We’ve already listed our favorite water systems of the state; today we’ll focus on North Florida. From the Panhandle to Jacksonville and to parts of the North Central Florida area, such as Gainesville and Ocala, there are plenty of water systems calling you to come fish.
It’s a location known for boating and fishing and you’ll find lots of activity on the lake throughout the year. Florida's anglers can start their trip from Chattahoochee, FL and either fish from a boat or from the banks.
Located to the west of Florida ’s state capital Tallahassee is Lake Alcuin, an 8,800-acre reservoir. During the spring spawn season large mouth bass are found near the grass flats in waters 4 to 7 feet deep.
Located 20 miles southeast of Gainesville is this 12,550 acre lakes that bass fishermen and women visit often. Head to the east side of Orange Lake where lily pads and vegetation create a habitat that large mouth bass love to eat and spawn.
Cane Hammock is another part of the lake on the eastern shoreline that anglers love to visit. When the water levels are high enough, anglers can pass through a small canal to Okaloosa Lake, another fantastic fishing spot for large mouth bass.
As you get closer to the coast the salinity levels are higher and you’ll start to see saltwater species such as redfish, trout, and shook. Depending on which part of the St. John’s you fish, you could end up with a very mixed bag of both freshwater and saltwater species.
It’s located on the east side of the Ocala National Forest and can be accessed by the public off Highway 40. Large mouth bass may draw the anglers to this large North Florida lake, but you’ll also find bluegill and crappie available for the taking.
The submerged structures of timber and grass beds create healthy habitats for the local fish species. No matter what lake you decide to fish, either one listed above or your own favorite, it’s a great day to be on the water.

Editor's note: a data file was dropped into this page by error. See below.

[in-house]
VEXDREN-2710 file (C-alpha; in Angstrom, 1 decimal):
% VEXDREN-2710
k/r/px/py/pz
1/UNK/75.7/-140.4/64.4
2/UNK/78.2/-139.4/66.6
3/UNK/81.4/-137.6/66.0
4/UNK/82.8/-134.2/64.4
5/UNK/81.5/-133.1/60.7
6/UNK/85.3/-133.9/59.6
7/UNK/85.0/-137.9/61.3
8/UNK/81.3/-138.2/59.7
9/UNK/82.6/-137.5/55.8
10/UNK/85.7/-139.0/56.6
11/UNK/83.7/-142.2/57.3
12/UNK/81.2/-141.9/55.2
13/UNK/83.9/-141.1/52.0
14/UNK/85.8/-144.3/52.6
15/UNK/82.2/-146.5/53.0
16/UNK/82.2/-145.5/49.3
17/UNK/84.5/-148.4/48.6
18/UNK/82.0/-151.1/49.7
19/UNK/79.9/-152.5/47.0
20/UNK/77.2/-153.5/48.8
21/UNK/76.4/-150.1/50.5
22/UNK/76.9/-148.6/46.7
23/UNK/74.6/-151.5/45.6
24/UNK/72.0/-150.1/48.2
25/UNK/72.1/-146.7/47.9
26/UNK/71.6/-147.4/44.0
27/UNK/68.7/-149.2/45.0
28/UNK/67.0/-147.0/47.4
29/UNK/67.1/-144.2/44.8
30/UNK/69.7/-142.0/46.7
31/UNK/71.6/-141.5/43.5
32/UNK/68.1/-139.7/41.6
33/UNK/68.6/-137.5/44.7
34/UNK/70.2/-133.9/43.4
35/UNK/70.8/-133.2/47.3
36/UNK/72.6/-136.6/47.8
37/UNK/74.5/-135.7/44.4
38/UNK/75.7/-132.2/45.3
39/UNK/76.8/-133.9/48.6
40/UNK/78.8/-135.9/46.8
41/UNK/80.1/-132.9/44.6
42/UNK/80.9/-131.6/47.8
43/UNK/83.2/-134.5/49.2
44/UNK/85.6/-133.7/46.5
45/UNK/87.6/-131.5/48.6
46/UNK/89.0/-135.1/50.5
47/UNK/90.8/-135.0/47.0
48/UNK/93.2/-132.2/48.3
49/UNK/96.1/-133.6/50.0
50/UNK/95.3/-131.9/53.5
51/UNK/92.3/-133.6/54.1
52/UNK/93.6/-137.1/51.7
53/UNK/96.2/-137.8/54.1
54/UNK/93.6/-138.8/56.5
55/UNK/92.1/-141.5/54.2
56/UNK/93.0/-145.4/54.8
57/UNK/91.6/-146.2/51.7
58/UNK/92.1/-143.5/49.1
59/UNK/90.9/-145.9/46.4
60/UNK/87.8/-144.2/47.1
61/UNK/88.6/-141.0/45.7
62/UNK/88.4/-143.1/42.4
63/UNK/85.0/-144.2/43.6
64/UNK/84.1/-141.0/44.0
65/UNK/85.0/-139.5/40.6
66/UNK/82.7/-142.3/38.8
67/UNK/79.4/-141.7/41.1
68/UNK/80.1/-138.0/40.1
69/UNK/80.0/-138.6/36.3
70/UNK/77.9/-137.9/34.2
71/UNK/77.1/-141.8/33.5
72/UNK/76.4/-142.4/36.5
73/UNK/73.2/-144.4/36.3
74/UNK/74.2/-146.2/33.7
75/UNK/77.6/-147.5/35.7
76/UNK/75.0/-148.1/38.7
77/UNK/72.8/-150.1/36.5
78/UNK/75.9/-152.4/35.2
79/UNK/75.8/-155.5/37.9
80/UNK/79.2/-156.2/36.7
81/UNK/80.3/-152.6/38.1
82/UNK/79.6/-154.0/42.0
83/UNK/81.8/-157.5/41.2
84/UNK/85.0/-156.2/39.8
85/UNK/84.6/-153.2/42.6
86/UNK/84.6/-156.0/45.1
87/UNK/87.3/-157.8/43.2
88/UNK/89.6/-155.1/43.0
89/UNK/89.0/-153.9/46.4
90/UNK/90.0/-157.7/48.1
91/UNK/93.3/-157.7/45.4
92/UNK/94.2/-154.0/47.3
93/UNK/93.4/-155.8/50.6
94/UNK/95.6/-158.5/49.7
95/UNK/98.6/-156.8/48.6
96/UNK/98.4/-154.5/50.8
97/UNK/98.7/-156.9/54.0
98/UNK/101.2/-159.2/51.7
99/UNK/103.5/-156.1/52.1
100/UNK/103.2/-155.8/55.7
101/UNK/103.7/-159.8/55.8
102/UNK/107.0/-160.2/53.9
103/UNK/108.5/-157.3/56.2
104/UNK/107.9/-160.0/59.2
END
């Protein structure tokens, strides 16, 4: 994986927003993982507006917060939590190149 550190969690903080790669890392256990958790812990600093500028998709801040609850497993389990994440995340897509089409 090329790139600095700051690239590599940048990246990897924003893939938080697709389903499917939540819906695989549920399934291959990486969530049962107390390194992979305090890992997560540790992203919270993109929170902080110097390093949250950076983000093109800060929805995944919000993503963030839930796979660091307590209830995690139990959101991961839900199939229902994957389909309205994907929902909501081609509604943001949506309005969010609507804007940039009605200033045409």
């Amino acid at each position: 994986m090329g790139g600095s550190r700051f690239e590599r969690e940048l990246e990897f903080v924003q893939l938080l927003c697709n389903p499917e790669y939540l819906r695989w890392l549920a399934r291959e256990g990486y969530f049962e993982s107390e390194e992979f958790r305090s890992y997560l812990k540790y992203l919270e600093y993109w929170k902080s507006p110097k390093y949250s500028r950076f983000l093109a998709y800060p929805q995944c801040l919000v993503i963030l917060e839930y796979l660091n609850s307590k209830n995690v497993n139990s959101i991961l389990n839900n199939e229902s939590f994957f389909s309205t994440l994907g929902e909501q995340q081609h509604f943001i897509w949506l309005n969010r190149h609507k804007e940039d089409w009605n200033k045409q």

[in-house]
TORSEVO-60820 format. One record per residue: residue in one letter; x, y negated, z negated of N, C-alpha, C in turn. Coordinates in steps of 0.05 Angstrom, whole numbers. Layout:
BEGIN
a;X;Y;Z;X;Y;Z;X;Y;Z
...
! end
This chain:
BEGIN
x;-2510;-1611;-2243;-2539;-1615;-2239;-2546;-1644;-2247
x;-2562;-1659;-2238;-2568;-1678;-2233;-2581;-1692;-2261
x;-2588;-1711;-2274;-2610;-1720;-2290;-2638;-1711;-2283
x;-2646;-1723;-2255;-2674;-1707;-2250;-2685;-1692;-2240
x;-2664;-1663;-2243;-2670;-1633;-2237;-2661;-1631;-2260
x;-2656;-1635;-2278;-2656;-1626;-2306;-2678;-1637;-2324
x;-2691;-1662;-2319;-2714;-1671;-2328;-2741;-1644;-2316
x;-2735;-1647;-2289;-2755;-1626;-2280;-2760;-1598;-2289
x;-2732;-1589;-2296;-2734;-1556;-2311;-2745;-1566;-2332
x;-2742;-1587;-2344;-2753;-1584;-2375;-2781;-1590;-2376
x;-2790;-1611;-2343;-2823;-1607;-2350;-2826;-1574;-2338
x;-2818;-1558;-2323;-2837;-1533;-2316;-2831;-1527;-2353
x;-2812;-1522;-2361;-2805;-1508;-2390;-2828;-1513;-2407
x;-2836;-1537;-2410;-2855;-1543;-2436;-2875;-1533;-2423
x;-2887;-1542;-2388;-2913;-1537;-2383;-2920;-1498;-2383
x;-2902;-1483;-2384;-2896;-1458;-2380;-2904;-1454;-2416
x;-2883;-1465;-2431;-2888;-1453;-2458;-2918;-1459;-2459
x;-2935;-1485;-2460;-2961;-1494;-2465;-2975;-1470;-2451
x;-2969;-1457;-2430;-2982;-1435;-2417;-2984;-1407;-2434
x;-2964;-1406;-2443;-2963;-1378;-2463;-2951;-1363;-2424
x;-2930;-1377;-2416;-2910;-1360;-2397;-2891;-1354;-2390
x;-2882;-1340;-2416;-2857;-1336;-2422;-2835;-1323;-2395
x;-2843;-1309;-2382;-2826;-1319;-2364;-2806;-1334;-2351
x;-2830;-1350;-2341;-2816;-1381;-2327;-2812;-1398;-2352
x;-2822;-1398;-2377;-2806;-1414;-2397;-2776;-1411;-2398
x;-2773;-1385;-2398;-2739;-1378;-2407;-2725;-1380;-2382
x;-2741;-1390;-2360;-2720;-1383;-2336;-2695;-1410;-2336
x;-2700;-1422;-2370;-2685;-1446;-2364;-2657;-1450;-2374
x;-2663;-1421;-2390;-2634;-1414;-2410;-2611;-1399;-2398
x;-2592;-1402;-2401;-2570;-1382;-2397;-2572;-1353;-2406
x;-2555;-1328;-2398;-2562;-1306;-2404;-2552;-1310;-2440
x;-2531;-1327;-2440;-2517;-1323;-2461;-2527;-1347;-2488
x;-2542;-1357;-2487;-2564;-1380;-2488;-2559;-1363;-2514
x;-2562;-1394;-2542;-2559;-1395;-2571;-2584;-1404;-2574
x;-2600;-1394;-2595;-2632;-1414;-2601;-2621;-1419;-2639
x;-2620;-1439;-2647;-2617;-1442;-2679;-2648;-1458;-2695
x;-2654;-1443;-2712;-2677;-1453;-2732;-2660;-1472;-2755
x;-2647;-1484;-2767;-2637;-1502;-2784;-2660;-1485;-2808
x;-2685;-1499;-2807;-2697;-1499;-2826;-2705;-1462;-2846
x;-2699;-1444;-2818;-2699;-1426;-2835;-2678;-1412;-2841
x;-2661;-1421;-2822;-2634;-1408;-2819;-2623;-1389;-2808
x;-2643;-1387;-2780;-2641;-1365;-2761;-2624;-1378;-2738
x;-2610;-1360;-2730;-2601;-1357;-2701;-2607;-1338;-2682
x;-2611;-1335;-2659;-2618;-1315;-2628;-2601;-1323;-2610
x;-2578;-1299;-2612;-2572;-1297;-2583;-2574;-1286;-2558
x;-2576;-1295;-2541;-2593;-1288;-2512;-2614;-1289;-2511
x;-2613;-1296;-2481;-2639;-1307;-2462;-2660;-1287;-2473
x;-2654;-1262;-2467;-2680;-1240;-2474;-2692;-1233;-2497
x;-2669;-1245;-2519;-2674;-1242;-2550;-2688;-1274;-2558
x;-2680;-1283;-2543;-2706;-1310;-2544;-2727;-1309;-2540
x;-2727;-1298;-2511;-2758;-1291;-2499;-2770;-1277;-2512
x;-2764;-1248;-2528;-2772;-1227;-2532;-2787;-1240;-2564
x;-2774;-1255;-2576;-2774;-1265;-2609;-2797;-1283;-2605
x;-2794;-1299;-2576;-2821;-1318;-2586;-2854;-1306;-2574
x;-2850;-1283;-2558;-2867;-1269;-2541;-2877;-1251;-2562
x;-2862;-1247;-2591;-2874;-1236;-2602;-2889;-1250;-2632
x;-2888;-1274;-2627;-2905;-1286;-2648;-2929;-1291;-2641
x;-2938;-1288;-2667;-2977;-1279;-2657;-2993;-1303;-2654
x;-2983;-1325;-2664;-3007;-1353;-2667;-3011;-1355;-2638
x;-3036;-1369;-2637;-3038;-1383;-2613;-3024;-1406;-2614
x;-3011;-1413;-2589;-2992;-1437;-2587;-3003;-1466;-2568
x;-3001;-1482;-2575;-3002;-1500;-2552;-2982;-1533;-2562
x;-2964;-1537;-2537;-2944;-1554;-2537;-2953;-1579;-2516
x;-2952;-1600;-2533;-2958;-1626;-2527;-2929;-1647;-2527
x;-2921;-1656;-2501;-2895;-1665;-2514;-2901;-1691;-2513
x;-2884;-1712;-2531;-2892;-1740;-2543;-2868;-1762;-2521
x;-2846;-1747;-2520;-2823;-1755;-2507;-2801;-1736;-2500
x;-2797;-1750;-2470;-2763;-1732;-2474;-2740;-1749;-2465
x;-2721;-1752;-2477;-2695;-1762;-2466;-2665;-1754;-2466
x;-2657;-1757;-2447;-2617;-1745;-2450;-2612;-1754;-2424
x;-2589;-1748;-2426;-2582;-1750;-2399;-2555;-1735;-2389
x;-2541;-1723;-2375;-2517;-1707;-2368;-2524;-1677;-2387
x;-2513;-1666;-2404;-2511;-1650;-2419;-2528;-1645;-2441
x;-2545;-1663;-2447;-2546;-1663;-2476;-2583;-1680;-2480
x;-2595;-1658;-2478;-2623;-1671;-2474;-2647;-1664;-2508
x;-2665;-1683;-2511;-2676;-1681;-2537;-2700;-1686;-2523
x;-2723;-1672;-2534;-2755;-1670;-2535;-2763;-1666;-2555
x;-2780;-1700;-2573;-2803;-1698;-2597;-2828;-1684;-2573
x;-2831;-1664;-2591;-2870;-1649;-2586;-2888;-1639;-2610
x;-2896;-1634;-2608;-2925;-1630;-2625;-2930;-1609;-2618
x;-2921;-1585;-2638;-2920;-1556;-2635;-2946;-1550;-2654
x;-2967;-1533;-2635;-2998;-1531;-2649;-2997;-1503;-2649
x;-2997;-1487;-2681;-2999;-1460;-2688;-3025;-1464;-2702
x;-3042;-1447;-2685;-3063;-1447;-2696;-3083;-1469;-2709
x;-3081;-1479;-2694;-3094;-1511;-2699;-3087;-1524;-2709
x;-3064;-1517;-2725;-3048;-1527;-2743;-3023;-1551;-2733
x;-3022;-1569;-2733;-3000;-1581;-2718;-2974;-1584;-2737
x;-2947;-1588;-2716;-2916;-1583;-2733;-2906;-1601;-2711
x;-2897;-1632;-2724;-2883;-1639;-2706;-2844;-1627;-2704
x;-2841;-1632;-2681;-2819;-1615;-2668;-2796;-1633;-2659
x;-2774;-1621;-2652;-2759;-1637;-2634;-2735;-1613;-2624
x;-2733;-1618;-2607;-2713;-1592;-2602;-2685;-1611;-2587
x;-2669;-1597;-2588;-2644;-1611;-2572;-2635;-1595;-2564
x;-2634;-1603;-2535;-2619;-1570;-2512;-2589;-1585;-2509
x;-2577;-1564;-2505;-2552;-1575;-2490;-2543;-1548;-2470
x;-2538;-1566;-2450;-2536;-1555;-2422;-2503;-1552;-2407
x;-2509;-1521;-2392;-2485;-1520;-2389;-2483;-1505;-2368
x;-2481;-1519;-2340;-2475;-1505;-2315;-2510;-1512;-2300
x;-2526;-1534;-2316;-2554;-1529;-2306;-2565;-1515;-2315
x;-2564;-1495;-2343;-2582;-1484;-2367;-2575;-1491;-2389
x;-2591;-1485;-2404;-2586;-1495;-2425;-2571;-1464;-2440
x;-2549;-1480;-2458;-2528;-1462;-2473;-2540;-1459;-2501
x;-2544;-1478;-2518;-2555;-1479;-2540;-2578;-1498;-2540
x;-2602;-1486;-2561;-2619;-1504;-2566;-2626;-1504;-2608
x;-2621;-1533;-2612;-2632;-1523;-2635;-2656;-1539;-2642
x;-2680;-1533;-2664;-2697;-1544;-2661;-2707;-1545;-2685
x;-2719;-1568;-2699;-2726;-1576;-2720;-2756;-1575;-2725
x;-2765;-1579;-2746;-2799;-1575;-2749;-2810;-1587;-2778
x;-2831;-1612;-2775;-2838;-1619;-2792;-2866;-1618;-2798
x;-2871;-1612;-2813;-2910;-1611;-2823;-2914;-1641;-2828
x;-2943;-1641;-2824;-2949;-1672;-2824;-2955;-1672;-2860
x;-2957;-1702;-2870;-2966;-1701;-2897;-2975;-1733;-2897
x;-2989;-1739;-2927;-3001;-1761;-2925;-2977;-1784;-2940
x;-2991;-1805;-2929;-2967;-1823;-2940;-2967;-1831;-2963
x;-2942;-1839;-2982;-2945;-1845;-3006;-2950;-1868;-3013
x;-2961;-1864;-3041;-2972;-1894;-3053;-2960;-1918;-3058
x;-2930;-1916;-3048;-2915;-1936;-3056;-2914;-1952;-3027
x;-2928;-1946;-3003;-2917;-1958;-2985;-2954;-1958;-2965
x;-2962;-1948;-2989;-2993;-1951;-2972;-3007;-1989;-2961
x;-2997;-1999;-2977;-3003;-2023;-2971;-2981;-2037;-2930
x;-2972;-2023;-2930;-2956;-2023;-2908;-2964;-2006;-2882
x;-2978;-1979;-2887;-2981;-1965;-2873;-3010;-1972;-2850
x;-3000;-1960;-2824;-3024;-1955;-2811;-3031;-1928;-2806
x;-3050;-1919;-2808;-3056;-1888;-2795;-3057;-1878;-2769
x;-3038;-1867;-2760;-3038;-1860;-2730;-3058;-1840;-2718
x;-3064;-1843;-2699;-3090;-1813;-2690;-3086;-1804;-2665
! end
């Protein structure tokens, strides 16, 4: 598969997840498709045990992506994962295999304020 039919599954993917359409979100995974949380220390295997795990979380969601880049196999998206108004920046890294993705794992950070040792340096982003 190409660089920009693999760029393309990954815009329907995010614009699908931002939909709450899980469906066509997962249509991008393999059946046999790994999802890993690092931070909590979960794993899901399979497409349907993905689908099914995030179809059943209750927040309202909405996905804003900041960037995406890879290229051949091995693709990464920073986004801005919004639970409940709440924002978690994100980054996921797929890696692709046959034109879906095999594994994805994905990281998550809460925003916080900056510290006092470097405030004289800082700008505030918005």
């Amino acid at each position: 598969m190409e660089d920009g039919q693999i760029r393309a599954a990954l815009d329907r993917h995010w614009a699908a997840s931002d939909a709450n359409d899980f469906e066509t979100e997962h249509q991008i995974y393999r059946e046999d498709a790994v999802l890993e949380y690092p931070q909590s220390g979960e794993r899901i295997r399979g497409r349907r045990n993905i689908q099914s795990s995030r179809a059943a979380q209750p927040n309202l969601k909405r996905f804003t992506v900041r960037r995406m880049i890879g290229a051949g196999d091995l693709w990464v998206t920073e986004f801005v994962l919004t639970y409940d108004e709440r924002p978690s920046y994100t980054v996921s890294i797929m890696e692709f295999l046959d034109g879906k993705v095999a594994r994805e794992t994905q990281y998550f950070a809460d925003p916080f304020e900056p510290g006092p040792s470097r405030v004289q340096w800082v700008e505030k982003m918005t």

The striped and hybrid bass fishing can be wonderful here in northwest Florida, but is often overlooked by many local anglers. The colder months are the most popular time to catch both striped and hybrid bass because they move into the tidal sections of the river closer to the bays.
Both live bait and artificial lures can be very productive for striped and hybrid bass. A lipped, hard plastic jerk bait will also be productive and allow you to cover the entire are you are fishing.
The lights attract bait fish and the striped and hybrid bass will go there to feed. A free lined live shrimp thrown into the light works well and if the fish are there they will normally bite.
An interesting and unusual bass fishery occurs in the lower reaches of the river where it meets tidewater in March and April and again in late October as shrimp move into the marshes of the delta. The river splits into a number of narrow and shallow side channels before flowing into the open waters of Apalachicola Bay, providing many miles of wooded shoreline and winding creeks.
Fat-bodied crank baits with lots of flotation are one of the best bets for this action because they allow fast coverage of water to find concentrations of fish. Jigs are also effective, and get a lot better in late March and on into early May as the fish go through the pre-dawn, spawn and post-spawn periods around shoreline brush.
There are numerous shoals, some barely ankle deep, when the water is low, so easing along slowly is a must when under outboard power. The routine is to tie to the orange-buoyed cable that keeps boaters out of the race itself and cast up into the fast water with 1/3- to 1/2-ounce jigs usually trimmed with 4- to 5-inch swimmer tails in pearl or chartreuse.